Law School Case Brief
Gillmor v. Gillmor - 694 P.2d 1037 (Utah Sup.Ct. 1984)
Mere exclusive use of commonly held properties by one co-tenant is not sufficient to establish an ouster. A tenant-in-common has the right to use and occupy the entire property held in co-tenancy without liability to other co-tenants. Each co-tenant has the right to free and unobstructed possession without liability for rents for the use and occupation thereof.
The parties were co-tenants of a property made up of several large parcels amounting to some 33,000 acres located in Summit, Tooele, and Salt Lake counties. Florence Gillmor brought an action against Edward Leslie Gillmor and his brother claiming that they had kept her from grazing her livestock on the land, which they owned as tenants-in-common. An earlier ruling was made in favor of Florence, and the land was partitioned. Florence then filed an action for an accounting and damages. The trial was divided into two phases covering different time periods. Eventually, Florence was awarded a $29,760 judgment award following a ruling that Edward had obstructed her from exercising her right to occupy land in which she owned an undivided interest. Edward appealed.
Did the trial court err in holding that Edward Gillmor obstructed Florence Gillmor from exercising her right to occupy the said property as a co-tenant?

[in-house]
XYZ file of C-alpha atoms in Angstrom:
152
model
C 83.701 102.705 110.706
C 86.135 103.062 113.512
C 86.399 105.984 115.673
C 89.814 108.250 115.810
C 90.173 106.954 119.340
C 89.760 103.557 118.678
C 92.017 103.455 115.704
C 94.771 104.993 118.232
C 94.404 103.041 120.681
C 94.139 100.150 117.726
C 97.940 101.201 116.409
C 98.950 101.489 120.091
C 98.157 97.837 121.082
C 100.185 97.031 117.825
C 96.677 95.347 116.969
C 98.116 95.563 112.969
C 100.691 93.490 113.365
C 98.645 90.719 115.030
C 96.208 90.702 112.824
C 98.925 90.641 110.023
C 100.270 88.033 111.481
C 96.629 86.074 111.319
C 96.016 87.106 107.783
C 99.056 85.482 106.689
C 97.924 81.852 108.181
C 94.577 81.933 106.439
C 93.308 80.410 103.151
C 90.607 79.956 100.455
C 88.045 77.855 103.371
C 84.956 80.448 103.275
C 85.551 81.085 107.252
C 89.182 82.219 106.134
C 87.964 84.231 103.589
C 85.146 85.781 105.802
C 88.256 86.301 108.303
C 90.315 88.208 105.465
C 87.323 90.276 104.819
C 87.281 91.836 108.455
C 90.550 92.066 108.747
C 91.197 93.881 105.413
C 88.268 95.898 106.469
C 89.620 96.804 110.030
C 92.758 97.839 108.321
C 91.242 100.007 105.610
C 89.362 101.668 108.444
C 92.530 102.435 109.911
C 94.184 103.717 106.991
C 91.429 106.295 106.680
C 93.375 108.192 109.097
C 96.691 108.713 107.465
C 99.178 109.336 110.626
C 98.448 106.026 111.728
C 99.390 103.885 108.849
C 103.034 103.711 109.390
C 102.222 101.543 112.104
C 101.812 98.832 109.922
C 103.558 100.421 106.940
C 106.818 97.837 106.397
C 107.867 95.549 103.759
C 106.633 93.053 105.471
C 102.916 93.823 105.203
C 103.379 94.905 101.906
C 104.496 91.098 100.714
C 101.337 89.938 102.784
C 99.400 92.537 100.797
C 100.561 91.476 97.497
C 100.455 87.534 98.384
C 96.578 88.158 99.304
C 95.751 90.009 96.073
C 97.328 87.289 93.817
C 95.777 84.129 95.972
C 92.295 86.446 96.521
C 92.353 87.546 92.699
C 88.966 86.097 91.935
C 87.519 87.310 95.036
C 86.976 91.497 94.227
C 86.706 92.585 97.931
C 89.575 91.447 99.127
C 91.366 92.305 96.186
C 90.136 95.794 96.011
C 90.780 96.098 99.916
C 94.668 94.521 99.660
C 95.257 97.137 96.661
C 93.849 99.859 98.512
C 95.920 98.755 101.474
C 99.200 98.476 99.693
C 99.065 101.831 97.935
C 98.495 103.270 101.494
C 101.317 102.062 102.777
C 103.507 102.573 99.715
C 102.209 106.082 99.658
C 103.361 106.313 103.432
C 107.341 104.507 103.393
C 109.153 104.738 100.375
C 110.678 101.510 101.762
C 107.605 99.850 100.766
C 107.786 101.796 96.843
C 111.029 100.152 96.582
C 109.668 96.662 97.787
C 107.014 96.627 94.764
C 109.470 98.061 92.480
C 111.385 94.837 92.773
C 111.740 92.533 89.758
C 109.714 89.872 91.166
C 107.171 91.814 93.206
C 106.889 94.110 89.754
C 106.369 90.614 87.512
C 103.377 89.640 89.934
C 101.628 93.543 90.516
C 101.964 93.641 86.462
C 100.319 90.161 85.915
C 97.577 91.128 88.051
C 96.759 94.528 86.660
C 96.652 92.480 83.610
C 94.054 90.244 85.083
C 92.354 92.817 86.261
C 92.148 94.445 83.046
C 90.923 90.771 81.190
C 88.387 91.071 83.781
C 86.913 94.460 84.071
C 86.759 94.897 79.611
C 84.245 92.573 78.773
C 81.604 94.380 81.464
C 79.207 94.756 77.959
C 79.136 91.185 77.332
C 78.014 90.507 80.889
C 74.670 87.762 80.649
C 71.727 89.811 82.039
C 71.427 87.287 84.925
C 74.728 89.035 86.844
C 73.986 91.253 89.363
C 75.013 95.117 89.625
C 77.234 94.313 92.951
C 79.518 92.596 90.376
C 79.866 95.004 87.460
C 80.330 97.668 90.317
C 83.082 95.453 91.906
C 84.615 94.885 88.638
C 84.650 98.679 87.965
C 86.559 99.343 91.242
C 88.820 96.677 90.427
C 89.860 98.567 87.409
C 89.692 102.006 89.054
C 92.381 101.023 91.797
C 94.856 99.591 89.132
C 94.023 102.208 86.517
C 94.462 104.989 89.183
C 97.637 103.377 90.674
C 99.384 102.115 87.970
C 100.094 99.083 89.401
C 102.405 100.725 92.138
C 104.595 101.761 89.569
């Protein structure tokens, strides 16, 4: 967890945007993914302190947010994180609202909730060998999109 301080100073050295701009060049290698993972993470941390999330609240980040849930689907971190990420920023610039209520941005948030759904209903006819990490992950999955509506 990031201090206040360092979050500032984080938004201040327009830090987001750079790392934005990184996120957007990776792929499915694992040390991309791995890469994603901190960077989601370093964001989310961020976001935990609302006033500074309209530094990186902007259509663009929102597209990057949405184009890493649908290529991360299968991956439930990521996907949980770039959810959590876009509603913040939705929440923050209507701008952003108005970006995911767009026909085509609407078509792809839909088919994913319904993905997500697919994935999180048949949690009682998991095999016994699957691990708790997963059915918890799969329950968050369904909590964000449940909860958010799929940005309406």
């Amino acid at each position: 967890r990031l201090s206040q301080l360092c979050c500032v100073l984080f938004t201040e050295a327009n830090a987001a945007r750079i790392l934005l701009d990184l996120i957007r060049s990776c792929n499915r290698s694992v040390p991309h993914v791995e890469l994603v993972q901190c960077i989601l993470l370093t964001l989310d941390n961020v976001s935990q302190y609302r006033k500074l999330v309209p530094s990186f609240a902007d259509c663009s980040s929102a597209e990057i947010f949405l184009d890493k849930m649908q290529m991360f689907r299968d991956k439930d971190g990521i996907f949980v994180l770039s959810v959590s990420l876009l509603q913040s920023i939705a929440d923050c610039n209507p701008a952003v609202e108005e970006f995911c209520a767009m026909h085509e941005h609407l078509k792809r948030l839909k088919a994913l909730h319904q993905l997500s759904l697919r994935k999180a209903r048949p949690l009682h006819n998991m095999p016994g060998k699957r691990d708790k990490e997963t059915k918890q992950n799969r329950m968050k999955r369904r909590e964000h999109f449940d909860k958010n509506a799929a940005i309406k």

The Supreme Court of Utah affirmed that part of the trial court's ruling that Edward had ousted Florence from the land they owned as co-tenants. The Court affirmed the damage award to the extent of the basis for calculation but reversed the award to the extent it did not consider the repairs made by Edward to the common property. The Court affirmed that Florence's clear demand that Edward share the land coupled with Edward's refusal to accommodate Florence established a claim for relief. Florence did not have to graze her livestock on the land, and thereby damage the land, to have established her right to a claim. The basis for damages in the second phase of the trial was appropriate because Edward had not challenged the underlying calculation or the trial court's failure to consider the value of Edward's services, as the trial court had done in the first phase. The Court did, however, reverse the award to the extent that the award did not account for repairs Edward made to the common property.
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